First and foremost is the flexibility offered to bidders for defining their own rules to

control their bids in an automatic bidding process, which frees the bidders from having to

be on-line to place bids. By using different rules, the bidders can apply different bidding

strategies. Second, since rules that control the automatic bidding are installed and

processed at bidders' individual sites, bidders' privacy and security are safe-guarded.

Third, IntelliBid's event, event filtering, and event notification mechanisms keep both

bidders and suppliers better and more timely informed of events of interest so that they or

their software system can take the proper actions in an auction process. Fourth, both

bidders and suppliers can have access to the bidding history of a product maintained at

the auction site. The information is useful, for example, to a supplier in setting his/her

minimal price of a product and to a bidder in deciding his/her maximal bid or the rate of









bid increment. Fifth, IntelliBid allows bidders to do both on-line (or manual) bidding and

automatic bidding. It also allows a bidder to participate in several auctions at the same

time in both manual and automated modes. The bidding of a product can depend on the

result of the bidding of another product. Last, but not least, IntelliBid allows a person or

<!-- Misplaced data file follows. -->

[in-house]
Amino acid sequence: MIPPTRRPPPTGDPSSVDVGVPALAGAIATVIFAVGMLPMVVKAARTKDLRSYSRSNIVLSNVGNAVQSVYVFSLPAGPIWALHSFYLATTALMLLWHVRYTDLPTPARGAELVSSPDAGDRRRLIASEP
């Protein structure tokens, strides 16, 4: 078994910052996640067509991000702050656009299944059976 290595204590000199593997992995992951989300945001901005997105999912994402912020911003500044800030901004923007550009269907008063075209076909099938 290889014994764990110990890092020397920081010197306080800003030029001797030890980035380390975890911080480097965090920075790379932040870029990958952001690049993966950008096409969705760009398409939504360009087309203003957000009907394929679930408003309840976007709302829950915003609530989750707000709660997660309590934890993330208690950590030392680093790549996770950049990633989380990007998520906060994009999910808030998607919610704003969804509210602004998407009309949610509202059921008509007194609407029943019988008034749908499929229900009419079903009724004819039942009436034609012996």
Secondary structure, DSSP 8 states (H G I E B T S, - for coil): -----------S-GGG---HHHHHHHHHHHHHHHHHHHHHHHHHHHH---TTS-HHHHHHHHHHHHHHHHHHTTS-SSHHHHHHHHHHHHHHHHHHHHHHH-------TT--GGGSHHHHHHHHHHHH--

organization to play both the role of bidder and the role of supplier simultaneously. The

Profile Manager keeps his/her/its information as a bidder and information as a supplier

separately.

In spite of the above desired features of IntelliBid, some future issues can be

addressed. Currently, the bids are being specified in terms of simple rules and formulas.

More complex rules and formulas for calculating the bid increments can be defined and

applied to take more factors into consideration. For example, a new bid may depend on

the rates of bid increments given by other bidders, the bid history of a similar product, the

dependency relationship with the other auctions that a bidder is currently participating in,

etc. Also, rules for controlling bids should be allowed to be changed dynamically, either

manually by an on-line bidder or automatically by another rule, to account for some

dynamic situation during an auction process. The present system supports one form of

"dynamic rules" by changing the values stored in a file read by rules. Another technique

for implementing "dynamic rules" is available. Since rules are translated into Java classes

in our implementation, Java's class reloading facility can be used to dynamically replace

the Java classes of old rules by those of the new rules. Currently, IntelliBid supports only

the English auction. The software architecture of IntelliBid is designed in such a way

that other types of auctions can be supported by replacing the program that implements






57


the English auction rules by programs that implement other types of auctions, such as the

Dutch auction.















LIST OF REFERENCES


[AW01] AuctionWatch, "AuctionWatch.com," http://www.auctionwatch.com,
02/26/01

[AWH01] AuctionWatch, "History of the Auction,"
http://www.auctionwatch.com/awdaily/features/history/7.html,
03/10/01

[AZO1] Amazon, "Amazon.com Earth's Biggest Selection,"
http://www.amazon.com, 03/15/01


[BEA96] Beam, C., Segev, A., and Shanthikumar, J., "Electronic Negotiation
through Interet-based Auctions," Technical Report, University of
California at Berkeley, 1996


[CHA94] Chakravarthy, S., Anwar, E., Maugis, L., and Mishra, D., "Design of
Sentinel: An Object-Oriented DEBMS with Event-based Rules,"
Information and Software Technology, vol. 39, no. 9, pp. 555-568,
London, Sept. 1994